12. Not even going to bother reading the article – you’re asking politicians to stop acting like politicians, aren’t you? The state bailouts are happening unless Trump wins his battle on election fraud, and that requires Democrats to stop acting like Democrats and the scammers who set up the scam to renounce their scam. It ain’t even worth thinking about.

  13. Bailouts serve no purpose other than enabling those who make horrible financial decisions. It’s really no different than spotting your drinking buddy $100 every couple of months, except for in the case of the states it’s billions of dollars that are going to be thrown in the furnace.

  14. The real takeaway is that state governors shouldn’t issue overly broad shutdown orders that kill state tax revenues (and small businesses), without making matching cuts in state employee payrolls.

    California saw a 40% drop in tax revenues after the shutdowns (luckily a lot of highly paid people can work from home), but didn’t lay off any state employees and only cut their pay by 10%.

    Why is any of that a problem for citizens of the other 49 states?

  15. And it’s not as if Congress is sitting on a 10 trillion dollar pile of cash for emergencies either. They are 27 trillion in debt, and any bailouts just get added to the taxpayers’ tab.

  16. “residents, whose day-to-day lives depend heavily on state and local services.”” Maybe too many people are just too dang dependent on the State. Cut the cord!

  17. However, Reason’s preferred candidate, Joe Biden, supports state bailouts, and thus Reason does not really have a problem with these bailouts. And in the long run, destroying the independence of states through progressive wealth distribution is worth it because orange man bad.

  18. Inslee is all-in on the bailout, but using our chips to bet.

    We are not happy.

  19. This is sort of like curing an alcoholic by giving him more booze.

    Politicians get elected by giving away stuff not taking it away.

    Or the solution is relatively simple, states declare bankruptcy, turn the pension assets over to the PBGC, and the PBGC reduces benefits to level of the assets just like they do with private copmpanies.

    1. Should be private companies.

  20. Maybe some of the so-called “patriotic millionaires” who think their taxes are too low could take the money they think they should be sending to the government and putting it into a foundation that would fund all manner of causes that the government has no need to be funding, especially some of the more highly politicized spending that’s pretty much only good for energizing “base” voters and allowing various extremist pols to trade in claims that the presence of anyone in any office who their supporters wouldn’t vote for represent some kind of “existential threat” to human civilization writ large.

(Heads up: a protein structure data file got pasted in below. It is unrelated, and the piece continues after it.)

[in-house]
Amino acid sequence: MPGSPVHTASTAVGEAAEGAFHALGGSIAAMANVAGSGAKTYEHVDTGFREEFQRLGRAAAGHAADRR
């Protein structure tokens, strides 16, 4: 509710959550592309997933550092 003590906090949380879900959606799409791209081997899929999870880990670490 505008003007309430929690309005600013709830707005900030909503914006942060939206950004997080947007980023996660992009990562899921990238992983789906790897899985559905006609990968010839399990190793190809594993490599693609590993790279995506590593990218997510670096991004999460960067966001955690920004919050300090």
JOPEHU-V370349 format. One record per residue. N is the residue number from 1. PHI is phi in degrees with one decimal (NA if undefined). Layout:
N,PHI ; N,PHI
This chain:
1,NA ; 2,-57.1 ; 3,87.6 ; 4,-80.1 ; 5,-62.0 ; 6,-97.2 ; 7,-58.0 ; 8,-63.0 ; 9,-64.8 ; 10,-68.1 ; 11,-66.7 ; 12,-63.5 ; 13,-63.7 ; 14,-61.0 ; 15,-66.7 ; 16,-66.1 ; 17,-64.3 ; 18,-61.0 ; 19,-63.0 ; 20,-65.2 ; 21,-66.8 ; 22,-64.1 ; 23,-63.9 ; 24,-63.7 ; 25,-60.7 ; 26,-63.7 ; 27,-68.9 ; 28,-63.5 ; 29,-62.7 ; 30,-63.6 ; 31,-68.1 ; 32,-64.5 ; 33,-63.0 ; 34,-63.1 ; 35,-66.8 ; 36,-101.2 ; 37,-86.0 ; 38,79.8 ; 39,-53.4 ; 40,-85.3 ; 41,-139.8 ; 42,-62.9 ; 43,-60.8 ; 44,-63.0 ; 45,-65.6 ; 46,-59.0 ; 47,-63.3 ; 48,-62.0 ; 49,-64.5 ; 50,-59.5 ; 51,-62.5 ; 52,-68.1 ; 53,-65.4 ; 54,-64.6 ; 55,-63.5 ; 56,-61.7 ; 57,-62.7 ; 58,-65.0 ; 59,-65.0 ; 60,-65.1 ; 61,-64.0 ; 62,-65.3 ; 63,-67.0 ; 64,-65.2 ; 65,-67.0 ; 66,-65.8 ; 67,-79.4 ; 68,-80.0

1. Part of the problem here is that patriotic rich. These are often people who want to donate something worth to the city and of course have it named for them. While this is good it may also leave the city putting up money. The billionaire want to put up a new beautiful opera house. Catch is the city now has to fund an opera company and upkeep the property. It can do this in good times, but it get harder at times like these. It could layoff the opera company, but then its stuck paying the people unemployment. A better solution would be for the billionaire to build a smaller opera house and finance an endowment to fund operations for 100 years.

      What a city may really need is a billionaire willing to fund three new garbage trucks to replace three failing vehicles. This is harder to find.

  21. Dear Serfs (Citizens) — PLEASE send/allow MORE of your labor earnings to be STOLEN by Government!

    Sell your individual souls to [WE] mob slavery!!! It’s an Emergency!

    Oh, how I miss the USA instead of this USSA-Nazi-Camp we live in today!

  22. I like to point out that the Trump Administration came in during a good economy and with a cooperative Congress and did nothing to cut spending. Yes cut spending when economic times are good, not at times like this.

    1. “did nothing to cut spending” — Oh? What about all those EPA cuts the left was whaling on about? Which was at the top of a full list of cuts.

  23. Of course everyone, including the states, want FREE money. California wound up with more money than they were expecting this year, but of course we still want our Free Money. Republican states want it too! Everyone wants it, and after 4 years of Republicans spending like MoFos, can you blame everyone? 23 trillion! Fiscal responsibility is an adult virtue, and I do not think modern politics is very adult or virtuous. At the current rate, we are insolvent by 2050. Then the real bitching will begin.